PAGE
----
Output signal of a single SLM pixel in the CCD plane for three different aperture sizes: (a) f/D = 14, (b) f/D = 23, and (c) f/D = 47. The signal consists of a main lobe and a series of smaller sidelobes extending in the x and y axes of the plane. The signals have been normalized to 1 and only a range from 0 to 0.5 is shown to emphasize the lower-signal lobes. The structure is due to the diffraction effect from the cross-sectional area of the storage medium, which is acting as a low-pass spatial filter.

Fig. 3
Fig. 3

Intensity of the Fourier spectrum of one SLM pixel as a function of the ratio f/D.

Fig. 4
Fig. 4

CCD pixel locations in which signal power is computed for a single input SLM pixel, to show roll-off of the point-spread function.

Fig. 5
Fig. 5

Neighbor-to-center contrast evaluated in the CCD pixel locations shown in Fig. 4 for several storage-medium cross-sectional apertures.

Fig. 6
Fig. 6

Thirteen unique patterns of neighbor pixels considered in this study for the evaluation of interpixel cross talk, shown for the case of a central 0. For the case of a two-level phase mask, there are 26 more similar patterns corresponding to a central pixel 1 and phase 0 (superscript plus) or a central pixel 1 and phase π (superscript minus). In the case of a six-level phase mask there are only 13 additional patterns, corresponding to a central pixel 1 and no phase. For the pseudorandom mask, a plus or a minus in neighboring pixels represents a phase shift of ±π/3 with respect to the central pixel.

Fig. 7
Fig. 7

Output signal of the central pixel in pattern I1+ by use of a two-level phase mask and f/D = 37.6 plotted versus the number of subdivisions per pixel edge.

Fig. 8
Fig. 8

Output-signal values for the interpixel cross-talk patterns of a two-level phase mask as a function of f/D. Interpixel cross talk is found for f/D values greater than or equal to 34.9. In the plot, only the five interpixel cross-talk patterns found for f/D = 34.9 are analyzed, but as f/D increases above 40 the number of patterns that produce interpixel cross talk increases beyond those shown here.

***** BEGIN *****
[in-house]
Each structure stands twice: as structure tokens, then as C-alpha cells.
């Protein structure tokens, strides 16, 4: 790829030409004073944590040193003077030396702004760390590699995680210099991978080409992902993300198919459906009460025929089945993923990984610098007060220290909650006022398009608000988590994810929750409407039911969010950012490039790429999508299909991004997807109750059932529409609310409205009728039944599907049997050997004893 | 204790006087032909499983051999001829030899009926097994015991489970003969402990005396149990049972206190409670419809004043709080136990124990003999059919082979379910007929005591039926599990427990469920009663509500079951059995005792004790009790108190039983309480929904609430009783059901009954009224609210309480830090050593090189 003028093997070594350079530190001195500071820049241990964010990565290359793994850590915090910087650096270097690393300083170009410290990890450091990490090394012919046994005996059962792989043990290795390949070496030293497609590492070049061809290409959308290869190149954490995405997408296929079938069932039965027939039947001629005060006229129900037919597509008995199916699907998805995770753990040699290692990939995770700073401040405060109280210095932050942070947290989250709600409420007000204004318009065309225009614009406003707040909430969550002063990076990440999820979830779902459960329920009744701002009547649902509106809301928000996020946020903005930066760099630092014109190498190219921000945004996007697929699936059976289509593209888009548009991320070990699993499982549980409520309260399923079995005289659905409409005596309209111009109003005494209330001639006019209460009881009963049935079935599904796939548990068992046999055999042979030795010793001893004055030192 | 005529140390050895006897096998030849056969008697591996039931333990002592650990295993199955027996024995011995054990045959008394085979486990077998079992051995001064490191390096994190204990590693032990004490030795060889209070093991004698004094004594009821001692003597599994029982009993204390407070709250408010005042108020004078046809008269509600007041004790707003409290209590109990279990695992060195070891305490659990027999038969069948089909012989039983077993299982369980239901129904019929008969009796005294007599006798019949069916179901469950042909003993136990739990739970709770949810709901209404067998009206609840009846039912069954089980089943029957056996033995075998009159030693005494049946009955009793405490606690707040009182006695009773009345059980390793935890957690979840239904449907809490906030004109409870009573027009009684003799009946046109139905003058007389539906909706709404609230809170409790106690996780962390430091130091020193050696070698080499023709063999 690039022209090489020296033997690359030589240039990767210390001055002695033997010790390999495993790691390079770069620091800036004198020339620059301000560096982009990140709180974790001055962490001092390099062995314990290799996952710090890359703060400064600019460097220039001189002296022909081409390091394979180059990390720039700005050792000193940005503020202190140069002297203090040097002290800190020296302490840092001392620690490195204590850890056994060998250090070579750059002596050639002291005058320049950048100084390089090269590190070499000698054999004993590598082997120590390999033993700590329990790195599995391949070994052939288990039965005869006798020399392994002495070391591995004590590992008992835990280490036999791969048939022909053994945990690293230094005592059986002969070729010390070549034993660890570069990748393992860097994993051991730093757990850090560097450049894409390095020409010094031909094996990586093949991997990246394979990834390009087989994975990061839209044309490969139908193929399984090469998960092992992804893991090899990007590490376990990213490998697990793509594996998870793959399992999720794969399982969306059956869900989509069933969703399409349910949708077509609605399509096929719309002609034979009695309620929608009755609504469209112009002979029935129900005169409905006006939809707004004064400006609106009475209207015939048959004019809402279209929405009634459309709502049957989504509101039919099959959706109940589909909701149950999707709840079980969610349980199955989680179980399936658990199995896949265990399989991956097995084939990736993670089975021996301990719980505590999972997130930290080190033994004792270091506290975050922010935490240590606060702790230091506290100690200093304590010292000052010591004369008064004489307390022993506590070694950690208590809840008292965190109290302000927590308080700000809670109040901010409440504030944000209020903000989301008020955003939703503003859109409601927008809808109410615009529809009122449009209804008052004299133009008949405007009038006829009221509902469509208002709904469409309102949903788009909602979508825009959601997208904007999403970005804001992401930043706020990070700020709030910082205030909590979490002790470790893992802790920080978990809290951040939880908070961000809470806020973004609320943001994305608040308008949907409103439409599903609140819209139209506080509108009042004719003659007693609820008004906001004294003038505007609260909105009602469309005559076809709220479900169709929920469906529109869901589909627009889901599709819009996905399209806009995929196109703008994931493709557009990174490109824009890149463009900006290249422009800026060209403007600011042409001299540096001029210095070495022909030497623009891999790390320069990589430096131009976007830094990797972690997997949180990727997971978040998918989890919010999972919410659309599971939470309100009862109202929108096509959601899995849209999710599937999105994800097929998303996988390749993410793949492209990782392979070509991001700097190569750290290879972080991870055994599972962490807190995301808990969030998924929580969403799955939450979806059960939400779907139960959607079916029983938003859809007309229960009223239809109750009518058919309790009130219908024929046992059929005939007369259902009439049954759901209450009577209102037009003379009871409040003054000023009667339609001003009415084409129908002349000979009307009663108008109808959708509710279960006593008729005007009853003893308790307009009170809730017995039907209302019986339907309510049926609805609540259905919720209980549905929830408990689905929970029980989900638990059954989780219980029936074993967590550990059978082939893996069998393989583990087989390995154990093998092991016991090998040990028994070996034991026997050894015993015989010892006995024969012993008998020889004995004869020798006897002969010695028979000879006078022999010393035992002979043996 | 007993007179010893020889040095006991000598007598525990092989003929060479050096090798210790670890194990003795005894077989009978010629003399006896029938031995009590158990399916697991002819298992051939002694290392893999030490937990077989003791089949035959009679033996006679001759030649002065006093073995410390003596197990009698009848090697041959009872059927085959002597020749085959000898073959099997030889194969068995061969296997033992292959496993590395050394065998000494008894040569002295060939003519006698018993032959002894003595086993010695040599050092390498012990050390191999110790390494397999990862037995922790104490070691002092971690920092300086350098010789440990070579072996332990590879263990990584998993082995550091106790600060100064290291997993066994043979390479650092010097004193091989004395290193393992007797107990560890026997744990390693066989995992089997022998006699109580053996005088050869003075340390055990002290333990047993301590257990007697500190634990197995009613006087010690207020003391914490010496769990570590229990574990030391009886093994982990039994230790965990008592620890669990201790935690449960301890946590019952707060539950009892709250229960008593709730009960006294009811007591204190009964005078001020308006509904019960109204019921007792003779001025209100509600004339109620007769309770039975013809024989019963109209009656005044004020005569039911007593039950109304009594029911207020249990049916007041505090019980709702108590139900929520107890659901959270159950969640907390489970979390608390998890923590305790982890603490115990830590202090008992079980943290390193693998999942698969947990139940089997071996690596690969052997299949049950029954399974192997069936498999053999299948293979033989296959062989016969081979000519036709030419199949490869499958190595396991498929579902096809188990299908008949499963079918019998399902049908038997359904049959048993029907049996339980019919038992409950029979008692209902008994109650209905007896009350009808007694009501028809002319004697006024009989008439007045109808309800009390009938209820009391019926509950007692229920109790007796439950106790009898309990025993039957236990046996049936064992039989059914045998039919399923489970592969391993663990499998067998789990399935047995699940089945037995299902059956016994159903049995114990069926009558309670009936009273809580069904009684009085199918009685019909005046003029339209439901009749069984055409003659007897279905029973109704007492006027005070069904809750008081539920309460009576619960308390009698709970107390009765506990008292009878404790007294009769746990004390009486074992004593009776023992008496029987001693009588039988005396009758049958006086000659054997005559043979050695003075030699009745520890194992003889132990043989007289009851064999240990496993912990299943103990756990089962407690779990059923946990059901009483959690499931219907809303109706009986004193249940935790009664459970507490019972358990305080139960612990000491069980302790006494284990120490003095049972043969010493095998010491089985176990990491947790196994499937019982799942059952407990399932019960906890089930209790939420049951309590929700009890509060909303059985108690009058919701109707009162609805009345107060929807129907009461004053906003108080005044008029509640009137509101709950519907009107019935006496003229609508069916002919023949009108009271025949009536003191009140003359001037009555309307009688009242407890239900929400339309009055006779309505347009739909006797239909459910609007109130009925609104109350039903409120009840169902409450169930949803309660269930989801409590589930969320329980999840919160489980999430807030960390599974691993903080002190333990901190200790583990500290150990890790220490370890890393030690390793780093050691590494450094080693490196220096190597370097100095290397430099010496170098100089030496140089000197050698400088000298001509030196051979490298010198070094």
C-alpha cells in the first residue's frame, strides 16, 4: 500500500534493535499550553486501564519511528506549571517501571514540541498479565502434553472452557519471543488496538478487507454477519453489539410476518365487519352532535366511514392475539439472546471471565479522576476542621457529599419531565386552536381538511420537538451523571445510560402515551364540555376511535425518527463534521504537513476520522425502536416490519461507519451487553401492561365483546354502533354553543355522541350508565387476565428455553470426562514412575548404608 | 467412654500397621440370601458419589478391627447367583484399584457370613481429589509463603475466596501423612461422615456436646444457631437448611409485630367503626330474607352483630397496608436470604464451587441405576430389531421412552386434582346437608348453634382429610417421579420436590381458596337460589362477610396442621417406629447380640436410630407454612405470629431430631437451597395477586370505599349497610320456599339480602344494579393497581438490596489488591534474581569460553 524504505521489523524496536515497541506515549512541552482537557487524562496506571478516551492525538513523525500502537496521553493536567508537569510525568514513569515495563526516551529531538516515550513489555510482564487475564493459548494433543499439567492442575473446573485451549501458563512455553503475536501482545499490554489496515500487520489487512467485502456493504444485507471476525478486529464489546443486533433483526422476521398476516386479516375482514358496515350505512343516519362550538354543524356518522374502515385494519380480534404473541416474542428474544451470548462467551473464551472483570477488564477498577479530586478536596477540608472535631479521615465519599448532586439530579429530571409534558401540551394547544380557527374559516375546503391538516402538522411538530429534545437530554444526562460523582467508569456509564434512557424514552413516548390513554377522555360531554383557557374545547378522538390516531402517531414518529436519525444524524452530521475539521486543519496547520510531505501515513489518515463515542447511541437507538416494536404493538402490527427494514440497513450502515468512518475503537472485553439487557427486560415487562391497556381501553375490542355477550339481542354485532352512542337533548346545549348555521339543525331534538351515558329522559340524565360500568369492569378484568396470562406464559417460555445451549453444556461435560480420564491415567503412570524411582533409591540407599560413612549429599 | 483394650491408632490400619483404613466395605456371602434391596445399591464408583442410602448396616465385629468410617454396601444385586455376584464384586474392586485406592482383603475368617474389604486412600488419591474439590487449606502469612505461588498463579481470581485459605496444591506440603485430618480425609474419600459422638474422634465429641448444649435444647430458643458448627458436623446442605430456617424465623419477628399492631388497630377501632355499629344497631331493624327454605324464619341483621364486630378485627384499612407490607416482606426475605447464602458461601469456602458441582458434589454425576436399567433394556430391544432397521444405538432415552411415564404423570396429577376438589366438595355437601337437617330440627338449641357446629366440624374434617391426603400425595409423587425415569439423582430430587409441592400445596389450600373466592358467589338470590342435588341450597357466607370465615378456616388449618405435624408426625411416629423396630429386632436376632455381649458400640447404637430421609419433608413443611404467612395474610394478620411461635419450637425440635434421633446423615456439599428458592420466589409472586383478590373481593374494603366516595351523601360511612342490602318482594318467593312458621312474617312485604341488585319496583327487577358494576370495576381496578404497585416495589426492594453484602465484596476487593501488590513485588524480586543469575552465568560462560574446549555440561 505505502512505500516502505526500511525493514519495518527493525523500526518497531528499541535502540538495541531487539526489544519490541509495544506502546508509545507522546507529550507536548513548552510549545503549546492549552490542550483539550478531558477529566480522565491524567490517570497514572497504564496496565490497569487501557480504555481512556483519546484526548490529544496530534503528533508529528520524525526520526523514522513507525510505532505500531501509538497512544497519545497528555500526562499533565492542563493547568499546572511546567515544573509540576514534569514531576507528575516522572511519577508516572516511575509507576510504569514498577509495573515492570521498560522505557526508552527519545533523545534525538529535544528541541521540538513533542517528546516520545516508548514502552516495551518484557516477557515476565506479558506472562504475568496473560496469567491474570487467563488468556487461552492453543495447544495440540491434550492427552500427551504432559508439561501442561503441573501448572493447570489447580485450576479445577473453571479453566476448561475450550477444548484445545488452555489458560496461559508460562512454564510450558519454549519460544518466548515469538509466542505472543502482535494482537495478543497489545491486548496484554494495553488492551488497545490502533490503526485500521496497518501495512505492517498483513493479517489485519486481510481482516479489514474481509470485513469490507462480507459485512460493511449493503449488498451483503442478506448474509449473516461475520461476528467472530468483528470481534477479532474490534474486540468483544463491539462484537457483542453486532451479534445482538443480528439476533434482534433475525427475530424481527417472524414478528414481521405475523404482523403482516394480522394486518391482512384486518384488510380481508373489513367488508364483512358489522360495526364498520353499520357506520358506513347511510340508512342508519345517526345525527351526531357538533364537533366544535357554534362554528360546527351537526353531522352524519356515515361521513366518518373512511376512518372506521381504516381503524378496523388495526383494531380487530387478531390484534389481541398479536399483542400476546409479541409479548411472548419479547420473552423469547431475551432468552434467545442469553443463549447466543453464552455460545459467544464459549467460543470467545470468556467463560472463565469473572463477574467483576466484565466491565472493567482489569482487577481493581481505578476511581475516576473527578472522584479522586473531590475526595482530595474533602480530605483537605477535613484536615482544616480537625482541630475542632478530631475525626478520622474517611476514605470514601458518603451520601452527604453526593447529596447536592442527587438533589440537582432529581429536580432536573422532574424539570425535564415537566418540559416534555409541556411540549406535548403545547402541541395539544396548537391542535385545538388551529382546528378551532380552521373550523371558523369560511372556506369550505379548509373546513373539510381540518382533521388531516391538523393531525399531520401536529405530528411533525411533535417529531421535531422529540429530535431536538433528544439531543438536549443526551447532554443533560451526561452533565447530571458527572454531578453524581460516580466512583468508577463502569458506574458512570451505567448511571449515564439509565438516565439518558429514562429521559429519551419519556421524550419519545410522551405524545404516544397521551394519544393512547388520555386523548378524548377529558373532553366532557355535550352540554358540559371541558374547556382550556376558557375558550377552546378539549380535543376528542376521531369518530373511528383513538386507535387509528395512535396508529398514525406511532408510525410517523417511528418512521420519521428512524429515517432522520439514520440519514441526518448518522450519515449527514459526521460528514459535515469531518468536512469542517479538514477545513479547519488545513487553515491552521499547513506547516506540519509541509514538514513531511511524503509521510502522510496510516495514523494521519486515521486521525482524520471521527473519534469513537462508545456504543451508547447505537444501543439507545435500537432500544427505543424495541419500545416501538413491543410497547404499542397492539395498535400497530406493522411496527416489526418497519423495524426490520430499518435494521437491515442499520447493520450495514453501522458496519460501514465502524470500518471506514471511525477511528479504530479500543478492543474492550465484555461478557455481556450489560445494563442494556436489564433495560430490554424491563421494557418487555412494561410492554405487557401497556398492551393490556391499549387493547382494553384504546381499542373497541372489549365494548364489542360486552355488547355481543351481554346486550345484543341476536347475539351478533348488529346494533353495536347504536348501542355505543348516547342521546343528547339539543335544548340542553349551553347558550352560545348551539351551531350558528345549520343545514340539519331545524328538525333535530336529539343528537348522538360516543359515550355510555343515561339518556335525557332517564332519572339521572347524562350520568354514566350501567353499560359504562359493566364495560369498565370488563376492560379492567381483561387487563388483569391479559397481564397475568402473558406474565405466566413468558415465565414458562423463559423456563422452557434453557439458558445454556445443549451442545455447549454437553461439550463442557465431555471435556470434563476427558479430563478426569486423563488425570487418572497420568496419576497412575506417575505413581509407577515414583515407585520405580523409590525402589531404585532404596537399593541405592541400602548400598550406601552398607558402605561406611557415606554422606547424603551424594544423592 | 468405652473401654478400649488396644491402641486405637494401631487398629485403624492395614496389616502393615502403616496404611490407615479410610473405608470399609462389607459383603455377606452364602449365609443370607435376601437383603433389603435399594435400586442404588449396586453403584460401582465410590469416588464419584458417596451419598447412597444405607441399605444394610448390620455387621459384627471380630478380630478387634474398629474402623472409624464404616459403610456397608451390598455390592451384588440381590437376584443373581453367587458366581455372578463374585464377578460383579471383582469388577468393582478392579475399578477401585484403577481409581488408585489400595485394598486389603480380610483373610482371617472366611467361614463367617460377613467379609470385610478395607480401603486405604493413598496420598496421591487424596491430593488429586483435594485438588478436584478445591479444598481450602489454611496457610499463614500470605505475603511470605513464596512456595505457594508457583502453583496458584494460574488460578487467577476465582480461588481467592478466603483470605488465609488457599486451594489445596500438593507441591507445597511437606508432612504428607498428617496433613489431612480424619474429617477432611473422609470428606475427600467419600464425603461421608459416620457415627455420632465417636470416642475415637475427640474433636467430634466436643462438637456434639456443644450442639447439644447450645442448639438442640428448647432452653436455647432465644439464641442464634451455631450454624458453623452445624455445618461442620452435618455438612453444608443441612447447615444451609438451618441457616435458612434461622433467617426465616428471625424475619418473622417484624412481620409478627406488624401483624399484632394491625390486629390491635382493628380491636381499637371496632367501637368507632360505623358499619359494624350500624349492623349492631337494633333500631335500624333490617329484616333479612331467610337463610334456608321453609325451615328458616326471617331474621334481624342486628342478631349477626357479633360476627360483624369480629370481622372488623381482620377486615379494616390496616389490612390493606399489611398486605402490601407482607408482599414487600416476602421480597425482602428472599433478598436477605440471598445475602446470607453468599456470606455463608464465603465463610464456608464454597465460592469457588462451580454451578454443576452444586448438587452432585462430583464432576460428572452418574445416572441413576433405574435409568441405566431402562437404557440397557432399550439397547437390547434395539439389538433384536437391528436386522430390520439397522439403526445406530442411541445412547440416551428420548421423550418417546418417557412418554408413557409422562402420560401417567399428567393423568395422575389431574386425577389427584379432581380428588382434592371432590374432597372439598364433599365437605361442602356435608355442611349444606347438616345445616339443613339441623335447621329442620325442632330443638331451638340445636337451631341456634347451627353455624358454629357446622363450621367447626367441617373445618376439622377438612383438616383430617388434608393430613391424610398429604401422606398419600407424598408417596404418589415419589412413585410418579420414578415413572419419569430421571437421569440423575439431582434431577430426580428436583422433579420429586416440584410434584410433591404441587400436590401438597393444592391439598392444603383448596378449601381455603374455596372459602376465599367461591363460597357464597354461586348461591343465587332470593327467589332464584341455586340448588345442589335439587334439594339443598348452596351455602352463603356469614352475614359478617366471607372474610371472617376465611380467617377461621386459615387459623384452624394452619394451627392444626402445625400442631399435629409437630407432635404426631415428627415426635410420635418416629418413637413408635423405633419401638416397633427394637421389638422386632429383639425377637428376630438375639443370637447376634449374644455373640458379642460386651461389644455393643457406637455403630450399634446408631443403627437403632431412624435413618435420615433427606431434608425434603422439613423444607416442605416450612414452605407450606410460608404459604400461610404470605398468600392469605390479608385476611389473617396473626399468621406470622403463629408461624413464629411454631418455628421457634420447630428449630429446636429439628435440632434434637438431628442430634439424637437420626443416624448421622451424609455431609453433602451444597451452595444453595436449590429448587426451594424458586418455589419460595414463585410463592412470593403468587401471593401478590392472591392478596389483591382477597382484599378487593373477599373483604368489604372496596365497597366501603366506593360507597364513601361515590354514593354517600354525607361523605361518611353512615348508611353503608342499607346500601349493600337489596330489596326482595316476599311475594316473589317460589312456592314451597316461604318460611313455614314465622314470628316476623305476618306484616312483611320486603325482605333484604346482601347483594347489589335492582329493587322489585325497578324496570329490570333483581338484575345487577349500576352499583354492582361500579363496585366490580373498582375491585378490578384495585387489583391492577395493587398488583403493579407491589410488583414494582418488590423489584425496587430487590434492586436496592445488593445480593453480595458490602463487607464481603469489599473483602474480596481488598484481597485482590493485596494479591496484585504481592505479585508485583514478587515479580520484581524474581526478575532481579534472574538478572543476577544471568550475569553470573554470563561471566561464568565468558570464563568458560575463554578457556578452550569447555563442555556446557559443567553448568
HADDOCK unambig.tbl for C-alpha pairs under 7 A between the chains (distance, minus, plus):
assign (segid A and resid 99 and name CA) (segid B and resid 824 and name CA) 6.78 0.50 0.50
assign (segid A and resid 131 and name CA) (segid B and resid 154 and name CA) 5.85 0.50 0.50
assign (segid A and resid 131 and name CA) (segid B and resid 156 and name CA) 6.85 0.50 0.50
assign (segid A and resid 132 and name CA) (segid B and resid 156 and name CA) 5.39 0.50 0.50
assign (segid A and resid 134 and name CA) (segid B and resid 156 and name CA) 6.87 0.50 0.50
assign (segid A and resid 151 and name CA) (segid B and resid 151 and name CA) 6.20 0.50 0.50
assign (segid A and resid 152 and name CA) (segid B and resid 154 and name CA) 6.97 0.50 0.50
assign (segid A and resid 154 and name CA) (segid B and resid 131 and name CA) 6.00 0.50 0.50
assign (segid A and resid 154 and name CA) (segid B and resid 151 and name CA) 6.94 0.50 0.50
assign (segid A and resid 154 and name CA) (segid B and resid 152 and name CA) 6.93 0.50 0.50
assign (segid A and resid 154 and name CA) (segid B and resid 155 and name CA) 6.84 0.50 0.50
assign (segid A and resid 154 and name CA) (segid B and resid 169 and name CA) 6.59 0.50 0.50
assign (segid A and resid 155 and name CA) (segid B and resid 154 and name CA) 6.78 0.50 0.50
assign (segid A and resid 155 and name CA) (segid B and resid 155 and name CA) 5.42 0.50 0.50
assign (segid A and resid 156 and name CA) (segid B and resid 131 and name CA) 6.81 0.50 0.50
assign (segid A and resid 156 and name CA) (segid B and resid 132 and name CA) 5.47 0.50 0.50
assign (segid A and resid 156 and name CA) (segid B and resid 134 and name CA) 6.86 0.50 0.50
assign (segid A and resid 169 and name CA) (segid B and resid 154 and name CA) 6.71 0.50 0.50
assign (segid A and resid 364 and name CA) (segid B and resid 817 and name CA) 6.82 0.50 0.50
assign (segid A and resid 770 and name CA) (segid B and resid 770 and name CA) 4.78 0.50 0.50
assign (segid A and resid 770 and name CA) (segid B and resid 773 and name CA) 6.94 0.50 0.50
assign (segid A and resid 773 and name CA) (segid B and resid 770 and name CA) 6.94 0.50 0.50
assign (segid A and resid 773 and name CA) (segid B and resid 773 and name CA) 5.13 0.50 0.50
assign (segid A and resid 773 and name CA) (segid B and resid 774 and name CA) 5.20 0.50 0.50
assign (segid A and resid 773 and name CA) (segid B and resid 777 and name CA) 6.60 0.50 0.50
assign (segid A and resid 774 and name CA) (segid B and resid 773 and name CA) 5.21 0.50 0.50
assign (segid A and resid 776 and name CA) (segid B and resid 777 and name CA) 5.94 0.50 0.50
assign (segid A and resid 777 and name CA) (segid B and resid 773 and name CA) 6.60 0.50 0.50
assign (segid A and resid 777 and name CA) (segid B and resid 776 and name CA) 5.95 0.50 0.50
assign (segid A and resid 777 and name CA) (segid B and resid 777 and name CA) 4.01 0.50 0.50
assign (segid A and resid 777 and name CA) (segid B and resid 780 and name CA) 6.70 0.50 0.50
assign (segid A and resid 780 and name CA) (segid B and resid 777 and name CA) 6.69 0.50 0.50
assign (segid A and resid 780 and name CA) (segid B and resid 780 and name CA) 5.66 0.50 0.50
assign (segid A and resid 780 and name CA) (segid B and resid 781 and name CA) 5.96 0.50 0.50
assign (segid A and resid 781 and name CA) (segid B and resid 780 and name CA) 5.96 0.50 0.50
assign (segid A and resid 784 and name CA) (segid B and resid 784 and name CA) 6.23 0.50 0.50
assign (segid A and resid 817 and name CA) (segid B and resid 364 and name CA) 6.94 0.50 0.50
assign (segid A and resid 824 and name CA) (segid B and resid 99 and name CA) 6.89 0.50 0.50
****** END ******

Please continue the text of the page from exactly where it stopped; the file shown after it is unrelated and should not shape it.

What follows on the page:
Fig. 9
Fig. 9

Output-signal values in the 10 worst-case patterns with a two-level phase mask as a function of the SLM phase pixel fill factor at f/D = 37.6. If the linear fill factor is less than or equal to 0.94 and patterns L0 and M1- are removed, there is no overlap between the 0 and the 1 patterns.

Fig. 10
Fig. 10

Output-signal values for the five interpixel cross-talk patterns with a pseudorandom six-level phase mask as a function of f/D. In contrast to the case of a two-level phase mask, there is no crossover between patterns at f/D = 34.9. When the value of f/D is greater than or equal to 43.4, five out of 26 patterns introduce interpixel cross talk.

Fig. 11
Fig. 11

Output-signal values for the five interpixel cross-talk patterns plotted versus the SLM phase pixel fill factor. In this case, f/D = 47 and a pseudorandom six-level phase mask is used. A system with no intrinsic errors is nominally achieved by elimination of pattern M1 for a linear fill factor less than 0.94. An error-free system can also be obtained without eliminating any patterns if the SLM pixel fill factor is less than 85%.

Fig. 12
Fig. 12

Six unique amplitude-only 5-pixel patterns. Note that there is no phase information in the patterns. As before, there are six additional patterns for a central 1 pixel.

Fig. 13
Fig. 13

Output-signal values for the 12 different no-phase-mask patterns plotted as a function of the fill factor for f/D = 37.6. (In the graph there are only 11 patterns since pattern M0, corresponding to the five off pixels, is always zero). No errors from interpixel cross talk are seen when there is no phase mask in the system.

Equations (6)

Equations on this page are rendered with MathJax. Learn more.

U0x, y, z=0=m=-P1P1n=-P2P2 cmn expiΦmn×rectx-mΓΓrecty-nΓΓ,
Ucx, y, z=2f=iΓ2λfm=-P1P1n=-P2P2 cmn expiΦmn×exp-i2πxmΓλfexp-i2πynΓλf×sincΓxπfsincΓyλf,
sincx1x=0sinπx/πxotherwise.
Px, y=rectx/Drecty/D,
Udx, y, z=4f=-Γ2m=-P1P1n=-P2P2 cmn expiΦmn×Ix+mΓIy+nΓ,
Ir=-α+αsincΓsexp-i2πrsds,